For automotive purposes a big push is underway to downsize engines whilst maintaining vehicle performance; this trend drives the development of automotive turbochargers and VGT in particular. The table below highlights the expected growth in automotive turbochargers in various markets around the world, although figures in USA are constantly being revised upwards due to the introduction of CAFE (Corporate Average Fuel Economy) regulations.
Emissions regulations such as this are the driving force behind turbocharger development and the introduction of additional technologies such as variable geometry and electrically assisted devices. There is considerable variation in regulations around the world and changes in these local regulations have a large impact on the turbocharger sales in those areas. The figures below show the change in regulations with specific details for the european market and upcoming Euro6 regulations, as well as the NEDC (New European Driving Cycle). The Euro6, which will come into power in 2014, brings Europe in line with Japan in terms of NOx emissions and marginally reduces the allowable amounts of particulate matter.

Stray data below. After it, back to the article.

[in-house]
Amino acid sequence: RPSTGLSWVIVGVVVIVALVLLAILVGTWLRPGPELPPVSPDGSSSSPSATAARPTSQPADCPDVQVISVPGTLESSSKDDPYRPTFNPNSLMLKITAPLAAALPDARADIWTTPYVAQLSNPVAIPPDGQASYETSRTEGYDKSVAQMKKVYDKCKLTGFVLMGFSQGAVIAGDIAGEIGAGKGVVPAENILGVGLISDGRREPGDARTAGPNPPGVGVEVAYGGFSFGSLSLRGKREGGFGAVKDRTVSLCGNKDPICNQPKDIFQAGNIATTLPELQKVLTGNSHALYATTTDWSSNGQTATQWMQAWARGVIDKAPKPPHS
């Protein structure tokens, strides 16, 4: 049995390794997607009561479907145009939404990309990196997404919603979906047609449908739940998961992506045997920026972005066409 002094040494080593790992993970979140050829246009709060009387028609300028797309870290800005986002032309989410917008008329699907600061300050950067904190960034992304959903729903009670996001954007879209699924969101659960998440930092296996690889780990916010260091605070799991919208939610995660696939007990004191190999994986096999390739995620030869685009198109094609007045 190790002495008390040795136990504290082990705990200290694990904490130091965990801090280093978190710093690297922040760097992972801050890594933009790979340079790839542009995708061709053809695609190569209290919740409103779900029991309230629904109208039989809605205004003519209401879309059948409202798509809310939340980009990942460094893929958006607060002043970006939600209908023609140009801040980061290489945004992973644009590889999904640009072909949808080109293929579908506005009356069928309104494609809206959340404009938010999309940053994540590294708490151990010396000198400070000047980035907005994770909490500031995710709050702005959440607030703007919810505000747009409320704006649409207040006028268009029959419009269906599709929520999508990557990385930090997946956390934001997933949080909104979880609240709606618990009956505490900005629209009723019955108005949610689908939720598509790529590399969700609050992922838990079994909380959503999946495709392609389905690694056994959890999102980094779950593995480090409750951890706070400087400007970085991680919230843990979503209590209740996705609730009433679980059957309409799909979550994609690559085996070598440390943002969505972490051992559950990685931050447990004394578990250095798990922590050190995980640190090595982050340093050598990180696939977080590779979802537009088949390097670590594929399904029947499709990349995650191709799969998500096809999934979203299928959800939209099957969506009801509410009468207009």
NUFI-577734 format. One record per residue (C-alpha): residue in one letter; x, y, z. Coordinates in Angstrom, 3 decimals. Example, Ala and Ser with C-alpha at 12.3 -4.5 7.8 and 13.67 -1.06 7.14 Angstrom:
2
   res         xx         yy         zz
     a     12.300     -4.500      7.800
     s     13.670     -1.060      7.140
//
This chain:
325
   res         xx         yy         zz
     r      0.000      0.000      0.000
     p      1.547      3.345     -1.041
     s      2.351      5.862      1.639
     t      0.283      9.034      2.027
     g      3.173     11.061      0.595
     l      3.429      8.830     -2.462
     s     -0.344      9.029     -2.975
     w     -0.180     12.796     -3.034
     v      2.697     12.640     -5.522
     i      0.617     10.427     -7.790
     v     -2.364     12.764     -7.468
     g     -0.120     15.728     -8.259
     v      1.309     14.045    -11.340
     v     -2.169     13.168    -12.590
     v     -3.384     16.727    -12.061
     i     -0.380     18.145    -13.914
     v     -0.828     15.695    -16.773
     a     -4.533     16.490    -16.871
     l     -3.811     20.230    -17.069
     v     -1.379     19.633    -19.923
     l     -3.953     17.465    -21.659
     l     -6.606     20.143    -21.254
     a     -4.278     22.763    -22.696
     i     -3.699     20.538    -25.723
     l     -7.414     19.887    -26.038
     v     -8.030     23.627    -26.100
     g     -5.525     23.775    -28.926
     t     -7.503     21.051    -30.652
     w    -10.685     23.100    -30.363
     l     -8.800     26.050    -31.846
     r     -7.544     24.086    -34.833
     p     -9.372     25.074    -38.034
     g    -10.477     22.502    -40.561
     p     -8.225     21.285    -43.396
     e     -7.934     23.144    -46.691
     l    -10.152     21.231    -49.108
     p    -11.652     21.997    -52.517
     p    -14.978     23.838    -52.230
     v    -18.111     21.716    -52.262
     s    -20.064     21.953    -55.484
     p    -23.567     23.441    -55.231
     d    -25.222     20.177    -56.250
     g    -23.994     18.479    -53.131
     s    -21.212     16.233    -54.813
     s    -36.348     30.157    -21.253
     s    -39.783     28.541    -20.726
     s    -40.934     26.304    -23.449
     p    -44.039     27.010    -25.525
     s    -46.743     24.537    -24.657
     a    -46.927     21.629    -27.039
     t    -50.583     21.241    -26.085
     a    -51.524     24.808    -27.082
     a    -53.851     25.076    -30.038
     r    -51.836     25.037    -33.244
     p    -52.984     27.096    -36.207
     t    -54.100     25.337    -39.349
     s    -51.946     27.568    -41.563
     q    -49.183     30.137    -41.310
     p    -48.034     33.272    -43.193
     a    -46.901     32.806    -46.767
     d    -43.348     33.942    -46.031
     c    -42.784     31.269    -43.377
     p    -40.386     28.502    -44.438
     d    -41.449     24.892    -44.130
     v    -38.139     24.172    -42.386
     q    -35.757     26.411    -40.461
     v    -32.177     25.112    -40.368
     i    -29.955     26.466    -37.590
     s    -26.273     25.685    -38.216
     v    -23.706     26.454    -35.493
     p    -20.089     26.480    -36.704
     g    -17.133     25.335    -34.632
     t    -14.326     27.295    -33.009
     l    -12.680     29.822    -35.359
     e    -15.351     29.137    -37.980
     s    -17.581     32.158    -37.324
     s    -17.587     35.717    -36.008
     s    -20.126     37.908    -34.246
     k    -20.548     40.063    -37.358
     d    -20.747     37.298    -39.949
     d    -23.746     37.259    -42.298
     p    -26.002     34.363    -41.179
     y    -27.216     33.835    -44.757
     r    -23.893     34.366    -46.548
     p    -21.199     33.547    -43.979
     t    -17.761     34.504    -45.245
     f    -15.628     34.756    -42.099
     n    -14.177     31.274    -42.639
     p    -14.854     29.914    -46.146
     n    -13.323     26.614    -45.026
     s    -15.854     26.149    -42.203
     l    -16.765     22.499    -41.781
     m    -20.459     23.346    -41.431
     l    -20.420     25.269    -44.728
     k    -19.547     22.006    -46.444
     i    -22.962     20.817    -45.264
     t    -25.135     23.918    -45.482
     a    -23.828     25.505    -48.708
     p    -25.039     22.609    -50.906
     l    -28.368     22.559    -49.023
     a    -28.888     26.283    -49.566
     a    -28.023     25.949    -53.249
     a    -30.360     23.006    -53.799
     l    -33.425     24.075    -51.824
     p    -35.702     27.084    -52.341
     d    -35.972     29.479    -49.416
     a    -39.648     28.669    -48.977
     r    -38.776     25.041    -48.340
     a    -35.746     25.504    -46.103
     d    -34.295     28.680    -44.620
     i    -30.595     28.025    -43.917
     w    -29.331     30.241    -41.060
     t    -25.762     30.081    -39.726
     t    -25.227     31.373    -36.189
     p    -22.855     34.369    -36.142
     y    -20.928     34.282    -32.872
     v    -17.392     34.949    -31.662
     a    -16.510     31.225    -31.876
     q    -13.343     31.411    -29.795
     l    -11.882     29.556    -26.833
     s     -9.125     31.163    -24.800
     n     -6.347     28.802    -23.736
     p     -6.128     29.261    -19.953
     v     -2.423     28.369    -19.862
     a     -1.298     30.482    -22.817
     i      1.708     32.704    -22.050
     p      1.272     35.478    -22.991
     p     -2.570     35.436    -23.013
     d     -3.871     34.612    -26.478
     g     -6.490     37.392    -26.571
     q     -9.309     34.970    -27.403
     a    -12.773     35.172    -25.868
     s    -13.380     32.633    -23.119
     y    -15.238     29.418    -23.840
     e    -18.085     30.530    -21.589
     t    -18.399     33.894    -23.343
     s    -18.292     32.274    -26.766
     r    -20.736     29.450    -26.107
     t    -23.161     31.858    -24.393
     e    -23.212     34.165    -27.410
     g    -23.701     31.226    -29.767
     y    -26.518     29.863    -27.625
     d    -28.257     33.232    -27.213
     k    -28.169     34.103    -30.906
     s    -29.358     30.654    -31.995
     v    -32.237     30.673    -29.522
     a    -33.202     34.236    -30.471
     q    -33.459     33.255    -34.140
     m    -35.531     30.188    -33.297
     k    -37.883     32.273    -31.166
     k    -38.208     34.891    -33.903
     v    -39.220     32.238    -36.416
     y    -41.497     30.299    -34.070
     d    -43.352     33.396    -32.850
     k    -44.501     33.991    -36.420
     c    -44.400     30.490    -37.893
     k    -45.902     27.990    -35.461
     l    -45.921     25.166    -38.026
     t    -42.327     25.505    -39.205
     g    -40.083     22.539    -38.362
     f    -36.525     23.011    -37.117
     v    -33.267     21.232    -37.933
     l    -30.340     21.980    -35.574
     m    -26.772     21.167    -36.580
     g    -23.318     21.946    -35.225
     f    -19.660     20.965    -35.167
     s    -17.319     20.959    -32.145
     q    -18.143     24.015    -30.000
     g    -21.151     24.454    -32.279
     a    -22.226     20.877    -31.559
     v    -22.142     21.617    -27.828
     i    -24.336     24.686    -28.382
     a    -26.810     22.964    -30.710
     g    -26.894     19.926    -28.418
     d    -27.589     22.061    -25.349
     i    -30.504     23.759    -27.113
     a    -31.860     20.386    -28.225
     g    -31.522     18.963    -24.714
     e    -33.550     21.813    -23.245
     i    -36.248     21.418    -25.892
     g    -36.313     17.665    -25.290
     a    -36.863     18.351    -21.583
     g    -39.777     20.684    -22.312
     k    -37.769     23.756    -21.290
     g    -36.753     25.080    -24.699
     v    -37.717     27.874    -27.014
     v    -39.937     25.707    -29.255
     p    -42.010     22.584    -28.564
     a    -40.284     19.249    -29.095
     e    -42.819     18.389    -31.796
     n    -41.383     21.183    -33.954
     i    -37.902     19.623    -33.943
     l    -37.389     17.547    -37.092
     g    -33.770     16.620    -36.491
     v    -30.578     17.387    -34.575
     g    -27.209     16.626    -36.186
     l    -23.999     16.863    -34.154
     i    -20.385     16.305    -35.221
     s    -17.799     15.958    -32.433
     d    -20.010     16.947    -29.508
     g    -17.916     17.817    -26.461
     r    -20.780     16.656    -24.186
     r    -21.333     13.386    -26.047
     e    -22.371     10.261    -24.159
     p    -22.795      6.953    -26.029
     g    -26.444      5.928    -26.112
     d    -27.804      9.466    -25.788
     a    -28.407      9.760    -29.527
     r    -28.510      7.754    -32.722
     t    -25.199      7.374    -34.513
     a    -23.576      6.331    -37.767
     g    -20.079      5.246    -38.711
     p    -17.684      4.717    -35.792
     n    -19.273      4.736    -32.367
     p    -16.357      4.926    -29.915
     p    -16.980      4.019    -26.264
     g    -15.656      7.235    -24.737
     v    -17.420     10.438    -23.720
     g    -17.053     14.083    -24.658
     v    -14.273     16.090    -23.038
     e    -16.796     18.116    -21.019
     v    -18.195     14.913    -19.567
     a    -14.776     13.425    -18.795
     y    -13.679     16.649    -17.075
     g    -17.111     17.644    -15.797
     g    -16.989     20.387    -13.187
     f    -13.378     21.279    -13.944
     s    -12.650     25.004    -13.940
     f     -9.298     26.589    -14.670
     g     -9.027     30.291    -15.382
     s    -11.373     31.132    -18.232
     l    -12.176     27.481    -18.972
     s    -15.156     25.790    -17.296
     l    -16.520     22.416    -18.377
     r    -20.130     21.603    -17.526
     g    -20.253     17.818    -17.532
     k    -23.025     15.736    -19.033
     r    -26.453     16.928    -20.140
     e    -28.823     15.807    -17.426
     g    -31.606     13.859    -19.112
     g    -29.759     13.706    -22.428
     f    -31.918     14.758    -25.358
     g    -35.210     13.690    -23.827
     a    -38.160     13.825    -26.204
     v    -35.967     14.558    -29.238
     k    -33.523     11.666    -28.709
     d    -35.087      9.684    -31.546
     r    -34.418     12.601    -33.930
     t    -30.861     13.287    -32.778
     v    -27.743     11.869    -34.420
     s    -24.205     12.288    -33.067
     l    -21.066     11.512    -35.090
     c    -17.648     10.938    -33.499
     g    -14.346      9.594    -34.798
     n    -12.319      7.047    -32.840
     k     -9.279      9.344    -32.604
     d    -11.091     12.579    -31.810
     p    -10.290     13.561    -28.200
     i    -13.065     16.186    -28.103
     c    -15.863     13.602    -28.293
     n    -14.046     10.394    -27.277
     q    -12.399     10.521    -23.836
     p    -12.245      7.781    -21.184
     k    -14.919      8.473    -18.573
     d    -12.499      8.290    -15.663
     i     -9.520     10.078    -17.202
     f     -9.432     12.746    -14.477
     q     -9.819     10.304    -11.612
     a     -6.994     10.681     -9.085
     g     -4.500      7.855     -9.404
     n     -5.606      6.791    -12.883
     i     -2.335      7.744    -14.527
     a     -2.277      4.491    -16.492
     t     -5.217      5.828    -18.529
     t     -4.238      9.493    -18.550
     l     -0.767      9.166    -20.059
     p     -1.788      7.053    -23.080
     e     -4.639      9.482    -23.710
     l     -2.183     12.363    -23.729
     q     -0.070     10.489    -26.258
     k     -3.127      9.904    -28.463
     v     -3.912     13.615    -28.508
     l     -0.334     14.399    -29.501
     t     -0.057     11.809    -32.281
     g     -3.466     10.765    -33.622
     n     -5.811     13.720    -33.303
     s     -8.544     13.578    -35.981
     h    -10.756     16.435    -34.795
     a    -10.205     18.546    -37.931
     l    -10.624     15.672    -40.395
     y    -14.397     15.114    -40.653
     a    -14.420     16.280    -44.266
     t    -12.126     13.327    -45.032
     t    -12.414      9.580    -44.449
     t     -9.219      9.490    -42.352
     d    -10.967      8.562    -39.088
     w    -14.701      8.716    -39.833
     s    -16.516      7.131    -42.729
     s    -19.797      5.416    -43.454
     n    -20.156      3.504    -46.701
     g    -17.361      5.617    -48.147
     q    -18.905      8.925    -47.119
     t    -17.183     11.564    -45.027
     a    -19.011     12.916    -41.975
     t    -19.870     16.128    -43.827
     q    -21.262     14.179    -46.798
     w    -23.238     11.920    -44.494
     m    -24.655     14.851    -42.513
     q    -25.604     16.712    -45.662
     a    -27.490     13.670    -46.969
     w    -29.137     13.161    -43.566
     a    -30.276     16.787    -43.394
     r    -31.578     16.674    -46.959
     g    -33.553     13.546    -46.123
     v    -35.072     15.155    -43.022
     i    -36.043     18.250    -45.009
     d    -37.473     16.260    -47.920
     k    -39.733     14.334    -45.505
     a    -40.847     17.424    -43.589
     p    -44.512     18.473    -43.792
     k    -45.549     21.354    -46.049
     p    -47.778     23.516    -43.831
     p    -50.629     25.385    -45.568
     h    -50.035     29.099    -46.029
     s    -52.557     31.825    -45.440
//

It is also important to note how changes to due to the NEDC will effect how these emissions are measured. The new test contains many transient operations and higher vehicle speeds than previously, this means turbochargers will have to have better performance at low flow rates of exhaust gas. This is the reason for developing VGT devices; variable geometry provides big benefits of regular turbocharging at low loads, and can almost eliminate turbo lag when fully optimised.